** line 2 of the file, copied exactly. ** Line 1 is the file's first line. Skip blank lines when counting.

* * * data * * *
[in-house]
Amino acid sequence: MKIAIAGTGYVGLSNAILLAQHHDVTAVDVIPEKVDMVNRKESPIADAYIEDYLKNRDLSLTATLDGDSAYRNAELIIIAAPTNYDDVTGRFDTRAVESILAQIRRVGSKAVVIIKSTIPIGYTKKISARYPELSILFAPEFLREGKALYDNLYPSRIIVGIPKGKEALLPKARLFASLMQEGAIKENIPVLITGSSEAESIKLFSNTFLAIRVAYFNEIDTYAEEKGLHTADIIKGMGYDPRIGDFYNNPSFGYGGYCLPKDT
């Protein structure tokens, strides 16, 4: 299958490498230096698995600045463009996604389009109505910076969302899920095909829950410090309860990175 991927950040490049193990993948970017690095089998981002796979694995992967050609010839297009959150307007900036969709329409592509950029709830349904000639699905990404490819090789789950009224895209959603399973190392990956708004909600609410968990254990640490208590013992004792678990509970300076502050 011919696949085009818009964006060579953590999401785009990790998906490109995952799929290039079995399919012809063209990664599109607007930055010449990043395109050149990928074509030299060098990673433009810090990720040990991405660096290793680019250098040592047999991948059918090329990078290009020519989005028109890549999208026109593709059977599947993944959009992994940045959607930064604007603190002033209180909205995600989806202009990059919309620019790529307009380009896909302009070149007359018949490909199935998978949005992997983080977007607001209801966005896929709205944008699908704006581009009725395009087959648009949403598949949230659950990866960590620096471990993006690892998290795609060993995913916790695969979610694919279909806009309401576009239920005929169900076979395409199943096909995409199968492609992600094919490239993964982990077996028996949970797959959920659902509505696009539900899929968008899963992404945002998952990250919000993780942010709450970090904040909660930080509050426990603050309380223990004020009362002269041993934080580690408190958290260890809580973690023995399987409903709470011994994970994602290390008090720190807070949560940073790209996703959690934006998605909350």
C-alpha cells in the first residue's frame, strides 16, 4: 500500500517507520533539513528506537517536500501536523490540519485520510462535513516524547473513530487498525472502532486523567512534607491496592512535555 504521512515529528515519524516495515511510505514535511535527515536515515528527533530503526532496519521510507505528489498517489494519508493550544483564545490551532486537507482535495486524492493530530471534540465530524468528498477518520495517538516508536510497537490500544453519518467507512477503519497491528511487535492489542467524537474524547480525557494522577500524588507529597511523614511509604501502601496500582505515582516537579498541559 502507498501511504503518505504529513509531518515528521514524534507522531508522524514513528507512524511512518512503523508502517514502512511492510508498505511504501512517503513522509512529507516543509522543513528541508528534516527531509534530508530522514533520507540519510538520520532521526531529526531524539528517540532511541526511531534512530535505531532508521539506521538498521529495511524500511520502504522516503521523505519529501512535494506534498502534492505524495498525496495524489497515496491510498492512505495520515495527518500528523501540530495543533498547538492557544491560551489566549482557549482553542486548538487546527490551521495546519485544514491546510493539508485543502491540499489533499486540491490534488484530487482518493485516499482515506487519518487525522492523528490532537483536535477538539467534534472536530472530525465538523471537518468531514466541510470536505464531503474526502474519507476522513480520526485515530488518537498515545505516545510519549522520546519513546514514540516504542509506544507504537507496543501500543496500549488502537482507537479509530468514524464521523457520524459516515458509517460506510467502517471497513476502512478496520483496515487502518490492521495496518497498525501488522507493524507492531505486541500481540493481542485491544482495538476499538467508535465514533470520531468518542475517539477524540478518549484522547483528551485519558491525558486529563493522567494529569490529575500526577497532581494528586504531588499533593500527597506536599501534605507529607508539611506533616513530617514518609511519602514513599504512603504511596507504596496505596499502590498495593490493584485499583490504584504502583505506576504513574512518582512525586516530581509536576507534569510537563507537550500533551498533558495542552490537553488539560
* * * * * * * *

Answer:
Amino acid sequence: MKIAIAGTGYVGLSNAILLAQHHDVTAVDVIPEKVDMVNRKESPIADAYIEDYLKNRDLSLTATLDGDSAYRNAELIIIAAPTNYDDVTGRFDTRAVESILAQIRRVGSKAVVIIKSTIPIGYTKKISARYPELSILFAPEFLREGKALYDNLYPSRIIVGIPKGKEALLPKARLFASLMQEGAIKENIPVLITGSSEAESIKLFSNTFLAIRVAYFNEIDTYAEEKGLHTADIIKGMGYDPRIGDFYNNPSFGYGGYCLPKDT